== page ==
Will An Overcrowded Field Ruin The GOP Chances In 2016?

On Monday, neurosurgeon Ben Carson and former Hewlett-Packard CEO Carly Fiorina became the sixth and seventh candidates to join the GOP presidential field. Former Arkansas Governor Mike Huckabee is expected to make it eight on Tuesday, and another dozen candidates of varying degrees of credibility are jostling each other at the edge of the pool, deciding whether or not to jump in. 

Ask Republican activists about the increasingly crowded field, and you’ll hear happy talk about how “wide and deep” the GOP’s bench is. But it’s hard to believe that worries about an unwieldy primary field and visions of debate stages crammed with a dozen lecterns aren’t haunting the dreams of Republican National Committee Chairman Reince Priebus. 

“You have the potential for it to become a circus up on the debate stage,” said Republican campaign strategist Ford O’Connell. “It’s going to be difficult to avoid that.” 

Here’s the problem: The presidential map is a tough one for the Republicans. The Democrats start with a huge Electoral College advantage when you divide up the states that reliably vote for each party. That means winning will require keeping all solidly Republican states red, and convincing multiple swing states that have recently gone to the Democrats to vote Republican instead.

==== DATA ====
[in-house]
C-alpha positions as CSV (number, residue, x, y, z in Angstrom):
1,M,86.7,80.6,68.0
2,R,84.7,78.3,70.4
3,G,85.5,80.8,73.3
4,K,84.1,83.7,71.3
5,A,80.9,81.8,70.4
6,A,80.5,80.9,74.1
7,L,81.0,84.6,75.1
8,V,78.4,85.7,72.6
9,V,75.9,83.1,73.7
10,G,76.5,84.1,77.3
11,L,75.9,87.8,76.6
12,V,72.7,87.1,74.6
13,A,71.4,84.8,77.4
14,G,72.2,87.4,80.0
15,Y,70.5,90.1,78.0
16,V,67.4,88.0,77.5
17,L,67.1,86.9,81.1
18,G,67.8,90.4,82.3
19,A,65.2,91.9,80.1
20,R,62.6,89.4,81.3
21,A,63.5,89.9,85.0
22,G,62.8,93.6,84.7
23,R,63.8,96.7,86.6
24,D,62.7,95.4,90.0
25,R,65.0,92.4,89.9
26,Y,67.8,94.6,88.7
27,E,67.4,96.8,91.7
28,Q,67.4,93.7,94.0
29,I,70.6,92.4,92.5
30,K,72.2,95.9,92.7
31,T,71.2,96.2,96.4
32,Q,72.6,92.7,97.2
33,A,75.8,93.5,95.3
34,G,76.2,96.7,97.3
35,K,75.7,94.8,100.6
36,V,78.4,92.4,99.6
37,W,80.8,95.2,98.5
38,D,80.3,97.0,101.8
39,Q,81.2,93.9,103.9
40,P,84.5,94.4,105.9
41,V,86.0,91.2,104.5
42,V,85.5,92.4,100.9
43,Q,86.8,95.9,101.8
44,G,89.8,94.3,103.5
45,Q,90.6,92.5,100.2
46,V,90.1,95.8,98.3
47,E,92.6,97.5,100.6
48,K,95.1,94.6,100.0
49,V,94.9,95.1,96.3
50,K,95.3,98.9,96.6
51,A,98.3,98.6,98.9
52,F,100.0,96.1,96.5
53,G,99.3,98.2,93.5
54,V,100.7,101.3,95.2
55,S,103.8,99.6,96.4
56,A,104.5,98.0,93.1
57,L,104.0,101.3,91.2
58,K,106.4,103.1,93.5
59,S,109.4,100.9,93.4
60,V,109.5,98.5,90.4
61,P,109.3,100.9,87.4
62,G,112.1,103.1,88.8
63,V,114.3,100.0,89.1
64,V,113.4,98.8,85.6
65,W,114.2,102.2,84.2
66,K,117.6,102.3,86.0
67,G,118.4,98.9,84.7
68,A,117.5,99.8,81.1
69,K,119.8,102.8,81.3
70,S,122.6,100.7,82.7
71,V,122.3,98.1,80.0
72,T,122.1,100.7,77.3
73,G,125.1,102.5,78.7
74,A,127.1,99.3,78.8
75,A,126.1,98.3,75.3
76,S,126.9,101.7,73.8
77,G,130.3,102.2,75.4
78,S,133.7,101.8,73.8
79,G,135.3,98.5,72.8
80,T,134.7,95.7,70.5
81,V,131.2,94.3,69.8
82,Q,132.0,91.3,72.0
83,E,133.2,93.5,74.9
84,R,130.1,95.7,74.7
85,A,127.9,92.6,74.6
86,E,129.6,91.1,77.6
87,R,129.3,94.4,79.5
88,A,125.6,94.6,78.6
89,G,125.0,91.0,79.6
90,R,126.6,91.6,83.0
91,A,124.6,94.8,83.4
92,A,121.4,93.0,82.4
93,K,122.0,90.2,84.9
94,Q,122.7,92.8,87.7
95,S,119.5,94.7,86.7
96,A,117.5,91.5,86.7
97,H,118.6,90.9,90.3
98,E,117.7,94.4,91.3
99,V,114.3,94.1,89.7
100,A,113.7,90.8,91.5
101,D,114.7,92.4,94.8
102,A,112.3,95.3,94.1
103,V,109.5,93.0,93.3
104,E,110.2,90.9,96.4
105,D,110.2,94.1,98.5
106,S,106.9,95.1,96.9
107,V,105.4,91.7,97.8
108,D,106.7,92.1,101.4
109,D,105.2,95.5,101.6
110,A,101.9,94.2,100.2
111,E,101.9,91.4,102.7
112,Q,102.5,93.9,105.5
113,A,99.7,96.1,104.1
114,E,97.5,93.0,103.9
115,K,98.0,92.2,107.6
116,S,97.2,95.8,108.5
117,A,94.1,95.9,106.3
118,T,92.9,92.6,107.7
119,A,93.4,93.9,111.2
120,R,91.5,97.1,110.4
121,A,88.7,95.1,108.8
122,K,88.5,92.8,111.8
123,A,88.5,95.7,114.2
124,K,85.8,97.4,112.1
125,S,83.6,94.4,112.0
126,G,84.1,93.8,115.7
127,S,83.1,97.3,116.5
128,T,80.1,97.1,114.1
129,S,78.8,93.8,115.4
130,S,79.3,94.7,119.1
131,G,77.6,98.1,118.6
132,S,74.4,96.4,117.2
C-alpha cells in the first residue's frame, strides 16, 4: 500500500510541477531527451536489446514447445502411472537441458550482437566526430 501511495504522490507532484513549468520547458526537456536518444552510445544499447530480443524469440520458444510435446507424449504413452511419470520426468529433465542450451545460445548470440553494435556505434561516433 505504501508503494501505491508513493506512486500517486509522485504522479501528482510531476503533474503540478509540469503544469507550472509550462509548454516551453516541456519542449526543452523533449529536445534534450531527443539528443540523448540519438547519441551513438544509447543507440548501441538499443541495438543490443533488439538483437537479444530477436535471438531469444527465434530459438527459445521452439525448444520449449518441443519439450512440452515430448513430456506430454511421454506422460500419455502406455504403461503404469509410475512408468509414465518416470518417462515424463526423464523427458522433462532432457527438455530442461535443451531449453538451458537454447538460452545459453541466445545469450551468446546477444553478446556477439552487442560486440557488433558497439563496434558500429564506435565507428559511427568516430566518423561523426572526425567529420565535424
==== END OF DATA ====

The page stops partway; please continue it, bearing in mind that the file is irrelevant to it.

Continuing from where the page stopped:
Doing that, in turn will require scraping together as many votes as possible. But if the GOP wants to drive turnout, it also needs to avoid offending voters in the early going by barring their chosen candidates – or at least candidates who speak directly to their concerns – from even getting a place on the debate stage. 

“That’s the problem right there,” O’Connell said. “To win the presidential election what Republicans have to do is increase their appeal to Hispanic voters, bring every white working class voter into the tent, and try to stop the bleeding with single women under 50.” 

Read more from Rob Graver at The Fiscal Times

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Analysis & Political Strategy